The T cell we identify as Ervin Santana valiantly fought the disease, with quality in the start to his immune reaction (a “quality start”). The need for movement in this patient was great, but the only reflex seemingly able to create movement, known as the Freddie Freeman reflex, was restrained by bindings (ejected by umpire) and therefore unable to be involved in the outcome. In baseball terms, we would say that the Nationals got 4 before the Braves finally got 2 in the top of the 9th inning.

As my last finding, I remind one and all of the need to promptly dispose of these remains, because the stench will become more and more unbearable.

15 Sep

On Collapses

They say nothing is as boring as listening to someone else’s fantasy sports story, and usually they’re right, but sometimes that fantasy sports story is instructive of a larger point, and that’s what I’m going for here. You’re just going to have to buckle up and hear me out on this one, buddy.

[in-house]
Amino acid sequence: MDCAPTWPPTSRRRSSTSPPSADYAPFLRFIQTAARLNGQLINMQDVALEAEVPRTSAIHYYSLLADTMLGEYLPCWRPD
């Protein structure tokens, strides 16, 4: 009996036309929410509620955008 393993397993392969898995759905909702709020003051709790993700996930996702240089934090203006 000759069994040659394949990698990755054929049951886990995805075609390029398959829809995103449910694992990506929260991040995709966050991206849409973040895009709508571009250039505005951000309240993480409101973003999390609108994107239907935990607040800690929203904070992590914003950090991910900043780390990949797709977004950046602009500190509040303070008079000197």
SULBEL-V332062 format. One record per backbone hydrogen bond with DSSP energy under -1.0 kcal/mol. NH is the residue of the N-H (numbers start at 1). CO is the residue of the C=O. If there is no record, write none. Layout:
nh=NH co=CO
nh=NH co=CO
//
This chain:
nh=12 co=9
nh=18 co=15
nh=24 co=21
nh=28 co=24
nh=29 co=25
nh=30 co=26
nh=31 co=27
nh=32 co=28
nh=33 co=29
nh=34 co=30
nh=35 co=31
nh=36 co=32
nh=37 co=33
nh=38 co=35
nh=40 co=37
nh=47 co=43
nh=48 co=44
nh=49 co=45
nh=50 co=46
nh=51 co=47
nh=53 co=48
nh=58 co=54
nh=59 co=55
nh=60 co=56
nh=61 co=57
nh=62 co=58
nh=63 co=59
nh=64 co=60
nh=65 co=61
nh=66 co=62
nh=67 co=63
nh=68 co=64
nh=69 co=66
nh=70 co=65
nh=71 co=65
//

So it’s the playoff semifinals, and I’m in a tight-as-hell matchup with a guy who has the tiebreaker on me. Mid-afternoon yesterday, the last day of the match, I’ve already lost my leads in ERA and WHIP (not a good day to start Mike Minor). But I’m still up 5-4-1 (the tied category is saves), so, you know, hanging on by the shortest hair on my ass.

I settle in with some to check out my players, specifically my closers. Hey, Jake McGee‘s out there with a one-run lead in the ninth! Let’s see how this goes! One out… two outs… two strikes… boomhomerunblownsaveturnthisoff

OK, deep breath. Click over to the Philly game. Papelbon‘s got a three run lead against the Marlins. Let’s watch this one. No outs… still no outs… guys on base… more guys on base… Jordany Valdespin takes like a 45 pitch at bat… boomtiegameblownsaveturnthisoff.

At this point, I realize what’s coming. My opponent has Kenley Jansen and I have Sean Doolittle in the late-afternoon West Coast games, and I text a league-mate who got knocked out last week and inform him that Jansen’s going to get a save, Doolittle’s not, my opponent will flip saves to his column and win the week 5-5 on tiebreakers, and I’m going outside to wash and vacuum my car and enjoy the outdoors now because I don’t really much want to watch it.

When I get back from washing my car, Jansen has saved the Dodger game, Doolittle was taken out of save position by the A’s tacking on too many insurance runs in the 8th, and I did indeed lose 5-5. But at least I saw it coming and reacted accordingly.